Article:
5. Do It For Love
1997’s Marigold Sky was a fine, fine album, but it was far too subtle to give the duo the comeback they were shooting for. Six years later, they tried again with Do It For Love. This time, it worked. As All Music says, not only was the climate ripe for a Hall and Oates reunion, but Do It For Love was also their best album in 20 years. Sonically, it has less in common with the new wave/pop/ soul fusion of the like of Private Eyes and H2O than it does with albums like Abandoned Luncheonette and their debut, in which the production served second fiddle to the songwriting. It may not be groundbreaking, but the exemplary songcraft and focused consistency make it one of the most enjoyable albums in their catalog.
4. Daryl Hall & John Oates
After the slightly uneven War Babies, Hall and Oates returned with a bang with Daryl Hall & John Oates. There’s a couple of very minor missteps (notably the self-indulgent Ennui on the Mountain and the reggae-inflected Soldering), but those aside, it’s a remarkably strong album that returns the group to the pop-inflected blue-eyed soul of their first two albums. Standout tracks include Camellia, Alone Too Long, and their breakthrough single, Sara Smile, which became their first top ten single in 1975.
Hall and Oates kicked off the 80’s in style with Voices. If its predecessor, X-Static, had hinted at the duo’s new direction, Voices was the album that spelled it out. It became their major breakthrough, peaking at number 17 in the charts during a 100-week stay and achieving platinum status within two years. Any trace of the earnest folk of their debut has been obliterated, replaced with a melodic, highly polished fusion of pop and new wave that was destined for mainstream success. In later years, the ubiquity of hit singles like Everytime You Go Away, Kiss on My List and You Make My Dreams would turn the duo into something of an annoyance, but the eclectic delights of Diddy Doo Wop (I Hear the Voices), Big Kids, and Africa are irresistible, even now.
2. Private Eyes
One year after hitting the big time with Voices, Hall and Oates were back with their tenth studio album, Private Eyes. If Voices was big, Private Eyes was mammoth, with many viewing it as the duo’s creative and commercial apex. Released in September 1981, it hit number 5 on the Billboard 200 and earned platinum status soon after. While the production is a typically 80s affair, the vibrant, exuberant performances lend the album enough kinetic energy to stop it from dwarfing the songs. The songs themselves are faultless- from the reggae-tinged Tell Me What You Want to the handclap propelled title track, there’s not a single dud to be found.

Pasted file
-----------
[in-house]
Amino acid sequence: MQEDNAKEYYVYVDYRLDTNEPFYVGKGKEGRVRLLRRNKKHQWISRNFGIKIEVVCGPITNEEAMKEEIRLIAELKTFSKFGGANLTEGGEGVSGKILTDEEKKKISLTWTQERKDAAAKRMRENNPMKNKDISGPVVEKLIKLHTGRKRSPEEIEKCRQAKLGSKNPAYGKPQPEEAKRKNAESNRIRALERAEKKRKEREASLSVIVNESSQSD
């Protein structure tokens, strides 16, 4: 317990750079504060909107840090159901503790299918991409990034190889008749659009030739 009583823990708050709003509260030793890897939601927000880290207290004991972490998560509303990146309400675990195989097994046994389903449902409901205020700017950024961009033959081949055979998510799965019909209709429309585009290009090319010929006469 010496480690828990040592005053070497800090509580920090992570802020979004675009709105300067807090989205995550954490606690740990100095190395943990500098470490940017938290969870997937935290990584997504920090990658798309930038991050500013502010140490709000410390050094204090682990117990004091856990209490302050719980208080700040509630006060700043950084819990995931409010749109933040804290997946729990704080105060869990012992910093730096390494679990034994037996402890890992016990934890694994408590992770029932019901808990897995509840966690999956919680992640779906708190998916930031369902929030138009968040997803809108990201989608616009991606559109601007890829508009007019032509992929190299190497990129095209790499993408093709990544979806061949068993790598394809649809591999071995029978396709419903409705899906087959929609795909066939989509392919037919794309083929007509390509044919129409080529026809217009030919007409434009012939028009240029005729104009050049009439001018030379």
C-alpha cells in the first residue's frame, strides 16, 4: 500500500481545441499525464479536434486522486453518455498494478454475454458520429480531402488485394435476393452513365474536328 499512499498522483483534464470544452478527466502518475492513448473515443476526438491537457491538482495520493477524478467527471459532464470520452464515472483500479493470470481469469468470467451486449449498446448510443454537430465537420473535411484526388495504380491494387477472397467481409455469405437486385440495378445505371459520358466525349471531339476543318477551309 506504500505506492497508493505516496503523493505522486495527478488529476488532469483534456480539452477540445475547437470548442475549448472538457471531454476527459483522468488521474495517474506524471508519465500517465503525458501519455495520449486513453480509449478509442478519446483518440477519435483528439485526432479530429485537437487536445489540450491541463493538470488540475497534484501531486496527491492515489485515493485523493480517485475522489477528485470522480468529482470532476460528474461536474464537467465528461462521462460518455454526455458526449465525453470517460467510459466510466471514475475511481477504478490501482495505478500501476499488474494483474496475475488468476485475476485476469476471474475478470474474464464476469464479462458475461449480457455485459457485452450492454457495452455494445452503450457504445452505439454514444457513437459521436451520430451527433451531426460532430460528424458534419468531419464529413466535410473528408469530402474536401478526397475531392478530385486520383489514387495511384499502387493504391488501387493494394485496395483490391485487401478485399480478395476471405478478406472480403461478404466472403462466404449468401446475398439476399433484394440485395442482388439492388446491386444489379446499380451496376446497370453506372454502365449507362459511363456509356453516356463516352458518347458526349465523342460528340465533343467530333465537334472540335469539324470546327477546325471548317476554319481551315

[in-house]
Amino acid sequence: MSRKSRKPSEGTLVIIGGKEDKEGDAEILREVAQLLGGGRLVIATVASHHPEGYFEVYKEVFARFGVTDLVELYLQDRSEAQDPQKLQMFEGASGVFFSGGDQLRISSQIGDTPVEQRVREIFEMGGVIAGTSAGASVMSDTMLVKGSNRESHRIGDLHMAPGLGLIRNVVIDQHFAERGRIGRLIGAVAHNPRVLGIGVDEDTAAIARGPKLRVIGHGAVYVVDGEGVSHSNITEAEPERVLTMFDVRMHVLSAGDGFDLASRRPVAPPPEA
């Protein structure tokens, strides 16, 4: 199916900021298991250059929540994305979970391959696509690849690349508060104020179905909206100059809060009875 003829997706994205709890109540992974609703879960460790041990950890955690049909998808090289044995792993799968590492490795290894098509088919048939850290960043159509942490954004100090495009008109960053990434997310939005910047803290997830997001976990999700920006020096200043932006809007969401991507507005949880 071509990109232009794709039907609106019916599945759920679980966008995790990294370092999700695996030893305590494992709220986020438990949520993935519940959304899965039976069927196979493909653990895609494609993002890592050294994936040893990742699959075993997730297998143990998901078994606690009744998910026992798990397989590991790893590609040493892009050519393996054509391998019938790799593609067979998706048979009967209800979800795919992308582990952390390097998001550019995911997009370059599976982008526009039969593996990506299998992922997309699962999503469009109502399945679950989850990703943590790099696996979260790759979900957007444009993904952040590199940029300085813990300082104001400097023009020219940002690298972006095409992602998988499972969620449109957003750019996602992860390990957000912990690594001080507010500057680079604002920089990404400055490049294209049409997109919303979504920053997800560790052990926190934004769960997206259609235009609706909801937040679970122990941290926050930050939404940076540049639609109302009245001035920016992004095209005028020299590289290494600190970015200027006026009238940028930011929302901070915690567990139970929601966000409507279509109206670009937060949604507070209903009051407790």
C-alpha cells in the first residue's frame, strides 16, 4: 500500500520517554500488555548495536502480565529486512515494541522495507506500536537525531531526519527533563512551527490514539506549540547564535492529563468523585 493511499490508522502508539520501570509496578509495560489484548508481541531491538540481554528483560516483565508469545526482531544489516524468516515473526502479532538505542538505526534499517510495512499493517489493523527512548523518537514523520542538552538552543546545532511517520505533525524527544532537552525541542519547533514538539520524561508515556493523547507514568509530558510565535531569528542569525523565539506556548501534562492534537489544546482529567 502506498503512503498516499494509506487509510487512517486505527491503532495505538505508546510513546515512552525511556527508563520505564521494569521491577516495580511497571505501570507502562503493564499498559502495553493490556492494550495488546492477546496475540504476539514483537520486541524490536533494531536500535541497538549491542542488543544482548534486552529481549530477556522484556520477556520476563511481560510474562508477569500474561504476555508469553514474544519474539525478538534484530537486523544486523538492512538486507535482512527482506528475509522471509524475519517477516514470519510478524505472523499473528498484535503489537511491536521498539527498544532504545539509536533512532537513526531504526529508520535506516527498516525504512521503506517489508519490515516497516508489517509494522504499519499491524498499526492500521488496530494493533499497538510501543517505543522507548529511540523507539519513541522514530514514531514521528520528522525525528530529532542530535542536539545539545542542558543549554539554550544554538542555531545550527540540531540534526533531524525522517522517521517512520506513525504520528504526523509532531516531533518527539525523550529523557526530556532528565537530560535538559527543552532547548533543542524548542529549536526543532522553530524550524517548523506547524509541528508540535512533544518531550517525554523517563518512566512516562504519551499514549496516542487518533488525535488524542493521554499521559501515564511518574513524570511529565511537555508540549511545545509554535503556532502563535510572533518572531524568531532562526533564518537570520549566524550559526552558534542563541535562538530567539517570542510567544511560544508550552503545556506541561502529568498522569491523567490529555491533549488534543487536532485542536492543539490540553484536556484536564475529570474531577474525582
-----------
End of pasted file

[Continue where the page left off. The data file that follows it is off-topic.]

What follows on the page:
1. Abandoned Luncheonette
Hall and Oates’ debut was a strong introduction to the group, but it was on their sophomore album, Abandoned Luncheonette, that they really set forth their powerhouse credentials. Released in November 1973, Abandoned Luncheonette failed to launch the first time around, but when it was reissued three years later, it become a hit, charting at number 33 on the Billboard 200. As Oates later explained to the Huff Post much of its success can be attributed to producer Arif Mardin, who helped the duo dig deep into their eclectic influences to create a soul-inflected, pop/rock masterpiece. “Recording that album was where we learned how songs become records. Our producer, the legendary Arif Mardin carefully crafted each song, every bit of nuance, bringing in the perfect players for the right moments. And it all worked together as one beautiful musical tapestry,” he said.